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1. Harp of the North. Spirit of Scottish Minstrelsy.
2. Witch-elm. So called because its twigs were used as divining-rods. Saint Fillan. A Scotch abbot: eighth century. Io. Caledon. Shortened from Caledonia: the Roman name for Scotland. 14. According pause. When the minstrel paused in his chant or recitative, the harp accompaniment was heard "sublime and high.
29. Monan's rill. St. Monan: a fourth century Scotch martyr. 31, 33. Glenartney, Benvoirlich. See map, south of Loch Earn. 45. Beamed frontlet antlered forehead.
47. Tainted, with the odor of hunter and hounds.
53. Uam-Var. Ua-var, as the name is pronounced, or more properly Uaighmor, is a mountain to the northeast of the village of Callender in Menteith, deriving its name, which signifies the great den or cavern, from a sort of retreat among the rocks on the south side, said, by tradition, to have been the abode of a giant. In latter times it was the refuge of robbers and banditti, who have been only extirpated within these forty or fifty years. SCOTT.
54. Opening (their mouths): barking at sight of the game. 67. Rout: the crowd of hunters and hounds.
71. Linn=commonly pool, but sometimes, cataract. line 488.
See canto vi,
89. A collective name for the watershed of the river Teith. 93-98. The places mentioned in these lines are all near Loch Katrine.
103. Cambusmore is near Callander on the Teith. Going west from here, the other places in this stanza are easily located.
120. Saint Hubert, according to legend, was a mighty hunter: the abbots of his order kept up a breed of hounds named in honor of their patron. 127. Quarry the animal hunted.
A short sword or large knife.
138. Whinyard. 145. Trossachs try around Loch Katrine.
(Bustling Country), a general name for the counThis is the most beautiful part of Scotland.
166. Woe worth Weorthan= to be, to become, and chase is really in the dative case.
woe be to. Worth is from the old English verb
197. Shinar. See the account of the Tower of Babel, Genesis xi, 1–9.
202. Pagod. The common form is pagoda.
208. Sheen shining. Very common in this sense in the Middle English writers. See canto v, line 10.
223. Aspen. Sometimes called the shivering poplar; its light leaves quake in the slightest breeze. See canto v, lines 829-832.
This stanza (xii) is a capital example of description by enumeration, based upon close observation but not illuminated by any high imaginative power. The details selected are correct and suggestive in themselves, but the epithets are commonplace. Stanzas xi and xiv show much more inspiration.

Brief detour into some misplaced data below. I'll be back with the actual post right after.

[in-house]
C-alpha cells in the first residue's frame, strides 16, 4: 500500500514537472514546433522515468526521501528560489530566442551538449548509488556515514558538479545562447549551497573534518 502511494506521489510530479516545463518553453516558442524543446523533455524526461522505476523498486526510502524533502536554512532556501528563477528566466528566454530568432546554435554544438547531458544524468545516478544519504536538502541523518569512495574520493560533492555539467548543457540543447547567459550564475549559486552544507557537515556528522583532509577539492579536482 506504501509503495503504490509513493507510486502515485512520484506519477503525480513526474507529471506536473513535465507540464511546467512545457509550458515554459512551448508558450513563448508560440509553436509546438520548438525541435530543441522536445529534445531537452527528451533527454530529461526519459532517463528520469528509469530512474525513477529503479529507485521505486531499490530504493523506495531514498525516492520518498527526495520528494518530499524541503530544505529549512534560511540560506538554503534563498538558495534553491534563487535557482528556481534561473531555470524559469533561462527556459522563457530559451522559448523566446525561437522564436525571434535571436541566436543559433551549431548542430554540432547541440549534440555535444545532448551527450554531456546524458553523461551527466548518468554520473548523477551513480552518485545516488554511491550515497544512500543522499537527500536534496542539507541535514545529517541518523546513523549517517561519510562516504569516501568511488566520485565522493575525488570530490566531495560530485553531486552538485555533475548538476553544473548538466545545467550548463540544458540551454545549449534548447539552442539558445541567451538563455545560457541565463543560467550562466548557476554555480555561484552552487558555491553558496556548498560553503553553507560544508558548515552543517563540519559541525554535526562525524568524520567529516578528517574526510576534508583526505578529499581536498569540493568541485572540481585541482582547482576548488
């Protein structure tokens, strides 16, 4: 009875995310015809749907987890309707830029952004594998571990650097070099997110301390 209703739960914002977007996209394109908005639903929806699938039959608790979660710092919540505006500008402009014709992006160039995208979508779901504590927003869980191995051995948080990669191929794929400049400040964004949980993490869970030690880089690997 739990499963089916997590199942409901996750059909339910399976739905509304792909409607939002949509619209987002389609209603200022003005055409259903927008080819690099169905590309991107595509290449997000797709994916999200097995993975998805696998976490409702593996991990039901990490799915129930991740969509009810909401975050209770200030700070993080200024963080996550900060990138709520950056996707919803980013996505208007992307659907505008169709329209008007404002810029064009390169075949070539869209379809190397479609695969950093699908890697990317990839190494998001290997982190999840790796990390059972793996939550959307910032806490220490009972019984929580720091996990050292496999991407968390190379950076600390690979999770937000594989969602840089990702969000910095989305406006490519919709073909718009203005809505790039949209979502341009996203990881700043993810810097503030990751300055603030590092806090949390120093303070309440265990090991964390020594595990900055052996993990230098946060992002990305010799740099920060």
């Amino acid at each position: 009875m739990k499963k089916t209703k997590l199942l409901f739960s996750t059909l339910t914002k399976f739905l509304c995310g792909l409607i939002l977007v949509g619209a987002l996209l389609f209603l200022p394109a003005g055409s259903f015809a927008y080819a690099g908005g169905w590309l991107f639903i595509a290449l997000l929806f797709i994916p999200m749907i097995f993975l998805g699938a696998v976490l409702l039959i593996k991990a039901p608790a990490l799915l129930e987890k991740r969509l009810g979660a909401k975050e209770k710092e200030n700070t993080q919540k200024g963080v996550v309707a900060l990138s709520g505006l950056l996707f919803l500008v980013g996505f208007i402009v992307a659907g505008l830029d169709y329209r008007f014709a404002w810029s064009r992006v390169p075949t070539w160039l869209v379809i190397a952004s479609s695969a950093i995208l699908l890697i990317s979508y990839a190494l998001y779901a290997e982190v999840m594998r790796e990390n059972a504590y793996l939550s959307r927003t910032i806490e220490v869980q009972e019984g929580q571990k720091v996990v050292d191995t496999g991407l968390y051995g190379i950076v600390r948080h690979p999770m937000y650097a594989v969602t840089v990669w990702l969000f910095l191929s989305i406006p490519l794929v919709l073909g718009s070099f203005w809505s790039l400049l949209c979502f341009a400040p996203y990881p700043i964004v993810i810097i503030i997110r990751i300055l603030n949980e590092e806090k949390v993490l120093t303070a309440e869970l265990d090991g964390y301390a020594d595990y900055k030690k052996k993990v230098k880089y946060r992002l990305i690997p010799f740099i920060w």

263. Loch Katrine. See note on line 145 of this canto. The dimensions of this lake are about eight miles by two.
285. Cloister, here=monastery: the part for the whole.
297. Bead. This word originally meant prayer: then, one of numerous little balls strung on a rosary and dropped to keep tally of prayers.
354-361. A charming passage, where the imagery is perfectly adapted to the subject which it is intended to embellish.
363. Snood: a band or ribbon worn by Scotch maidens, but not by married women. These wore the coif. Plaid (pronounced played): an outer garment of bright woolen cloth, some ten yards long, draped, belted, and extending to the knee. Each clan had colors and a pattern of its own. 404. Prune arrange.
425. The petty need he showed his need of food and rest. object of showed is which, to be supplied.
438. A couch (of heather). See lines 666-667 of this Canto. 443. Rood (= rod) = the cross.
460. The visioned future. The second-sight is a singular faculty of seeing an otherwise invisible object without any previous means used by the person that used it for that end: the vision makes such a lively impression upon the seers, that they neither see nor think of anything else, except the vision, as long as it continues; and then they appear pensive or jovial, according to the object that was represented to them. - SCOTT.
464. Lincoln green. So called from the town in which it was made. Compare "bayonet," from Bayonne, and "damask," from Damascus. 476. Sooth = truthful.
492. The rocky isle. This is now known as Ellen's Isle.
504. Retreat. The Celtic chieftains, whose lives were continually exposed to peril, had usually, in the most retired spot of their domains, some place of retreat for the hour of necessity, which, as circumstances would admit, was a tower, a cavern, or a rustic hut, in a strong and secluded situation. One of these last gave refuge to the unfortunate Charles Edward, in his perilous wanderings after the battle of Culloden. SCOTT. In Stevenson's Kidnapped, chapter xxiii, is a vivid description of Cluny's Cage on Ben Alder, the retreat of the exiled Macpherson, chief of the clan Vourich.
525. Idaean vine. The whortleberry?
565-567. This foreshadows the entrance of a new character, the owner of the sword, and suggests that he is known to Fitz-James.
566. Brook endure.